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What are melanomas?

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Melanoma can be a life-threatening skin cancer. For men, it generally shows up first on the head, neck, or between the shoulders and hips. Women tend to get it on their arms and legs. You may also find it on the palm of your hand, sole of your foot, under a fingernail or toenail, in mucus linings, and even in your eye.

Melanoma is not hard to find and usually curable if treated early. But it grows faster than other types of skin cancer, and if it spreads beyond your skin, it's harder to treat.

SOURCES:

American Academy of Dermatology: "Skin Cancer."

National Cancer Institute: "Skin Cancer," "Skin Cancer Treatment (PDQ®) - Patient Version: Treatment Options."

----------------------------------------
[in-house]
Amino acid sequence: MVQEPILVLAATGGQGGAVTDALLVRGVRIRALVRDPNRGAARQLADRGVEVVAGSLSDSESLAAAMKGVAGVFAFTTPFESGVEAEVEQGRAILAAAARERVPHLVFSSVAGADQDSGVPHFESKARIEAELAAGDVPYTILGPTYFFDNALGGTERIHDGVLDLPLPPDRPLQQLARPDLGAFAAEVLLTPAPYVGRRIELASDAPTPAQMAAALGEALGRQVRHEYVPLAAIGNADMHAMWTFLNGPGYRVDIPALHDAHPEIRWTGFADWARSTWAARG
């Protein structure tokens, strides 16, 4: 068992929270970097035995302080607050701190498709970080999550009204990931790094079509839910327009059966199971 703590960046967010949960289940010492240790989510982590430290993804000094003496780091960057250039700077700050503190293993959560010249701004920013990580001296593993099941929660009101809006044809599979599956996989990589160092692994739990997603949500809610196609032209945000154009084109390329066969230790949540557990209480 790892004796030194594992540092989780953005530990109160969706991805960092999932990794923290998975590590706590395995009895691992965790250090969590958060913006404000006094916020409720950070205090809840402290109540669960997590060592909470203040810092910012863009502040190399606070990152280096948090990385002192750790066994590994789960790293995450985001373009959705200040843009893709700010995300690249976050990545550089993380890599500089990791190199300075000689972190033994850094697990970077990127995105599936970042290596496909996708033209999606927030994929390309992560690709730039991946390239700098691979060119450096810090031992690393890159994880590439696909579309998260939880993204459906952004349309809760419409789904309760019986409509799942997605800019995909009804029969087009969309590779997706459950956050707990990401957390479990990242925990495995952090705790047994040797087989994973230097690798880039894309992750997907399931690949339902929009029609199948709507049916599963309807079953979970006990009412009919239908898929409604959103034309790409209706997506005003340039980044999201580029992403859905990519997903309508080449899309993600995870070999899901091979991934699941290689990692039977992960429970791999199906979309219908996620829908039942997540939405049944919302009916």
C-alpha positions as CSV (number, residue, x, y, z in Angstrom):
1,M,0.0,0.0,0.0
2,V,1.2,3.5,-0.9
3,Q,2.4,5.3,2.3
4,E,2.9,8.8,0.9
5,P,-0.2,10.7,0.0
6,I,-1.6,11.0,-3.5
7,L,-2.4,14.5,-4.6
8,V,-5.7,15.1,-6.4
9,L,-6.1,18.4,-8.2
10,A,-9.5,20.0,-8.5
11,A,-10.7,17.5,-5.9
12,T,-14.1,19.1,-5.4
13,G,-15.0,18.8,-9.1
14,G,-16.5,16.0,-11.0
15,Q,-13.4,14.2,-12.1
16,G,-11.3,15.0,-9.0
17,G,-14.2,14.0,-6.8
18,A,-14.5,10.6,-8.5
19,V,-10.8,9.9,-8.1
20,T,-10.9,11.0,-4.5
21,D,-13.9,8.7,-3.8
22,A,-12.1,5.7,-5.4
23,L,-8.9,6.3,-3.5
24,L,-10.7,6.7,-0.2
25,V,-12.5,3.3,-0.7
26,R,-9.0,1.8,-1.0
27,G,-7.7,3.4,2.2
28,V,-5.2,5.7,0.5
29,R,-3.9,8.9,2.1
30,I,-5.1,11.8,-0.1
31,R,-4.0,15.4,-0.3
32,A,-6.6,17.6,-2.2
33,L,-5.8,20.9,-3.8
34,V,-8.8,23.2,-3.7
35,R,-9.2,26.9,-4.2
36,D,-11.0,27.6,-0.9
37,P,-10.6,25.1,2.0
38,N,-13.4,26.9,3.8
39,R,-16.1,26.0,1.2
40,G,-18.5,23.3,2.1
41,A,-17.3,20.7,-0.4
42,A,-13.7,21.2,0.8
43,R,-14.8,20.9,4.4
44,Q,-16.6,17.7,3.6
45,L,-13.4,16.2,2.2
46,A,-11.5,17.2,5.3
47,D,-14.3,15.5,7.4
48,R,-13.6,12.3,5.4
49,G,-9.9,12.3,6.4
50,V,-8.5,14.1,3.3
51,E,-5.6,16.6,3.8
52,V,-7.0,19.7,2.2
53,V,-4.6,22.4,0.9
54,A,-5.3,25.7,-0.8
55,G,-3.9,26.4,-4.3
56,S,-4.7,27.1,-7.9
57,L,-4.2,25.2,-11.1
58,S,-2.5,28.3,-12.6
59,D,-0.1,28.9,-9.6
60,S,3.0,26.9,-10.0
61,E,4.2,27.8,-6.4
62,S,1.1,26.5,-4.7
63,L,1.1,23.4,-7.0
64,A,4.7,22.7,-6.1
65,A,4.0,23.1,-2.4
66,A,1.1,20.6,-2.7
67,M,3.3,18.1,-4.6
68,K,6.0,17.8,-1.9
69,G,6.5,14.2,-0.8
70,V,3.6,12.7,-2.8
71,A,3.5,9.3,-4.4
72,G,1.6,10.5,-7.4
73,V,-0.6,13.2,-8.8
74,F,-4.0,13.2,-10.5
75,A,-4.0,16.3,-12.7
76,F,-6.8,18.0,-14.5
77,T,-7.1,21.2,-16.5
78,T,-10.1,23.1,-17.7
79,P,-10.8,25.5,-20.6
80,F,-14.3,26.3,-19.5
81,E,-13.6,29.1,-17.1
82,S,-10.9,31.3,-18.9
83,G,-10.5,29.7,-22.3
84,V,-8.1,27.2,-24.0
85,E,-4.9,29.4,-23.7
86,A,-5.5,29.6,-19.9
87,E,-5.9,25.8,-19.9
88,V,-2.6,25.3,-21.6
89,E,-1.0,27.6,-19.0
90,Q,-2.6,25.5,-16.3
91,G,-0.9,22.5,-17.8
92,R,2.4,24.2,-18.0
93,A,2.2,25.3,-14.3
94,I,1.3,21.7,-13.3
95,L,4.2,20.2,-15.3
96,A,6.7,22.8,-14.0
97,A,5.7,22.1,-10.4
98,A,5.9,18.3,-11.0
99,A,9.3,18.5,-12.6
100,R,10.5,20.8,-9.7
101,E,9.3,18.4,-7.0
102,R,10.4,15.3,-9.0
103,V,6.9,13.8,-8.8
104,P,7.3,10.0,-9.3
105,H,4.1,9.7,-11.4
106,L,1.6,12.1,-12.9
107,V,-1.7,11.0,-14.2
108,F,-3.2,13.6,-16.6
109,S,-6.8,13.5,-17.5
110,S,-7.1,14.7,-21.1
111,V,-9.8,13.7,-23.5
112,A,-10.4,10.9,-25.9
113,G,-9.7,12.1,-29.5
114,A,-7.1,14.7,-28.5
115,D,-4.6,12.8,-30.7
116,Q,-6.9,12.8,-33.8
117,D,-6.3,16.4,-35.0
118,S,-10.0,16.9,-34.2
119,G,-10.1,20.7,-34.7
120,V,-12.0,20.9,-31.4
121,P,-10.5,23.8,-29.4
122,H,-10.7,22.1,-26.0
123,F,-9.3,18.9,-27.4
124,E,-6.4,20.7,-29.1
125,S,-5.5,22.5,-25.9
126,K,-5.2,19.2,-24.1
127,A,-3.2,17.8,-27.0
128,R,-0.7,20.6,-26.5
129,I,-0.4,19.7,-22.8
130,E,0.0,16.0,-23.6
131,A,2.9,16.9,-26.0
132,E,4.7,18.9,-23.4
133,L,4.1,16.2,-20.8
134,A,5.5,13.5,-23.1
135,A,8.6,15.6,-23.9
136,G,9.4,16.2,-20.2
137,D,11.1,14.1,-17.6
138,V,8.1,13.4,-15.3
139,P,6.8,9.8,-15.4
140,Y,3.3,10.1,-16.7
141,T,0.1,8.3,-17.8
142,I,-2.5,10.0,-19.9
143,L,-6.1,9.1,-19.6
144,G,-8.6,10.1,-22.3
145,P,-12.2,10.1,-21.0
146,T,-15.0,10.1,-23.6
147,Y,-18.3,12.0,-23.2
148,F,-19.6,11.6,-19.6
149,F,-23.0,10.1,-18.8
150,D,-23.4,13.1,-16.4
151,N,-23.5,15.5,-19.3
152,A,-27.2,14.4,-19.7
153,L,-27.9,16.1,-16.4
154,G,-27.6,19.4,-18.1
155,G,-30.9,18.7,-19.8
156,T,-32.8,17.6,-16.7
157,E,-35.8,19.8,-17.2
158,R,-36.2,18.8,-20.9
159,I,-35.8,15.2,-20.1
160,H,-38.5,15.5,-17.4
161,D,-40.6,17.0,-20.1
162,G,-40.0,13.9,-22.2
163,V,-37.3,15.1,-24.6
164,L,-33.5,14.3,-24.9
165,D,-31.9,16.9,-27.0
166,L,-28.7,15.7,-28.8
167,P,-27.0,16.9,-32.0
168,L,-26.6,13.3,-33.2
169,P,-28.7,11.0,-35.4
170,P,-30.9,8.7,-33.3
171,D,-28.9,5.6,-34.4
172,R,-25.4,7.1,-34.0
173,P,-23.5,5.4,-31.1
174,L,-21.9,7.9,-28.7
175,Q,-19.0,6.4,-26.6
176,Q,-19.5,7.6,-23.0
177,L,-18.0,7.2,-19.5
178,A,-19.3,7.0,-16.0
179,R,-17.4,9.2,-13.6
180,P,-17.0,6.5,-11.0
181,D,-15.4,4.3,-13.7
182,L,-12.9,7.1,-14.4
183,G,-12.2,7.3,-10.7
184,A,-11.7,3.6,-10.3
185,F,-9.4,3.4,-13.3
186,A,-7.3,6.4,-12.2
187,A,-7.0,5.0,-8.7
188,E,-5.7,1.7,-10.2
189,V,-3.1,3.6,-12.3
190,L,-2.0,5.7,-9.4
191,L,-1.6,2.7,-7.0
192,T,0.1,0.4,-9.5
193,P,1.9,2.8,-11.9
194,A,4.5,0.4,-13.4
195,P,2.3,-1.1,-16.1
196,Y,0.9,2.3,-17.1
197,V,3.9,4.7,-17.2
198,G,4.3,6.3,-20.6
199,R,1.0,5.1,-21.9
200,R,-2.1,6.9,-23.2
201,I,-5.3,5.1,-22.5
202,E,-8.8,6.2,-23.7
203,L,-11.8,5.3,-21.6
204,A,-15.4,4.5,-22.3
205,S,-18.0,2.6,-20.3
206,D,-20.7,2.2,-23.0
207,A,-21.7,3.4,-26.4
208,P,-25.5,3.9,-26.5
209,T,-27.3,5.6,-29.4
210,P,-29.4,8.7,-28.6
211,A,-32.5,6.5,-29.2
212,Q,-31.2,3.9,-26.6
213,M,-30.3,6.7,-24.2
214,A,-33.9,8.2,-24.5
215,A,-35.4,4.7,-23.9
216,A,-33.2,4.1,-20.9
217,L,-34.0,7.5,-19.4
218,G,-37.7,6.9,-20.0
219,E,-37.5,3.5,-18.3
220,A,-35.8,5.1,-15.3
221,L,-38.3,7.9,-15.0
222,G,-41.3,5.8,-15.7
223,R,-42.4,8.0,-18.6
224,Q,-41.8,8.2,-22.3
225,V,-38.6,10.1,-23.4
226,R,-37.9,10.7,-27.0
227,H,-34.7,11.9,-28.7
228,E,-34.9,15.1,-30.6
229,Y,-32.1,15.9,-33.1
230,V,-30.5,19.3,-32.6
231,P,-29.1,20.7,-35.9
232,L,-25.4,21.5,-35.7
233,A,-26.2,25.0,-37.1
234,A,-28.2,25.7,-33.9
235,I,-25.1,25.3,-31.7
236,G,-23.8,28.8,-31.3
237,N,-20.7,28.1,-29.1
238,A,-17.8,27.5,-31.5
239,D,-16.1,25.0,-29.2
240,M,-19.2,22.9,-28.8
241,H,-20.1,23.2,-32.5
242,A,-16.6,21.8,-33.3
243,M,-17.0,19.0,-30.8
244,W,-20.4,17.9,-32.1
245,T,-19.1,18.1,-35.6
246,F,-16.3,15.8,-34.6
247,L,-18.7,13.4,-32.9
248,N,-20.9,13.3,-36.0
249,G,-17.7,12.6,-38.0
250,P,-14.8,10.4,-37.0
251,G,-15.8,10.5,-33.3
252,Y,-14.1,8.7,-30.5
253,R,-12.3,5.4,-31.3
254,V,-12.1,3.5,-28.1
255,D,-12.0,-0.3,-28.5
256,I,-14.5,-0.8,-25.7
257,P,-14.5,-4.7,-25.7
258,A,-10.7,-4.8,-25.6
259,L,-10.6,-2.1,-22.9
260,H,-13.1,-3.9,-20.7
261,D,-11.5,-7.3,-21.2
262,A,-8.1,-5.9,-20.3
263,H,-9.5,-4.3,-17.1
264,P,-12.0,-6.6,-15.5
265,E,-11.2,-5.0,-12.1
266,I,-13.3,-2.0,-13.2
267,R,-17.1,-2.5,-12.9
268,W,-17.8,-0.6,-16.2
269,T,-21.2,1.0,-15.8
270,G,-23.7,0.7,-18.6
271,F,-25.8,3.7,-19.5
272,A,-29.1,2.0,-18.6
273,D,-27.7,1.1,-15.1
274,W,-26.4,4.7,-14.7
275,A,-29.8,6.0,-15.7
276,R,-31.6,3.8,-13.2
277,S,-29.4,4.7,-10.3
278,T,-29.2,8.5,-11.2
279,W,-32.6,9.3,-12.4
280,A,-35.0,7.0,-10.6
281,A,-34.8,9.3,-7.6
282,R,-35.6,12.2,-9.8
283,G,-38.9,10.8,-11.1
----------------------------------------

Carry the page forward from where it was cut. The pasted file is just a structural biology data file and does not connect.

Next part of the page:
American Cancer Society: "Skin Cancer: Basal and Squamous Cells," "Melanoma Skin Cancer."

Reviewed by Stephanie S. Gardner on September 7, 2019

SOURCES:

American Academy of Dermatology: "Skin Cancer."

National Cancer Institute: "Skin Cancer," "Skin Cancer Treatment (PDQ®) - Patient Version: Treatment Options."

American Cancer Society: "Skin Cancer: Basal and Squamous Cells," "Melanoma Skin Cancer."

Reviewed by Stephanie S. Gardner on September 7, 2019

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Why are fair-skinned people more likely to get skin cancer?

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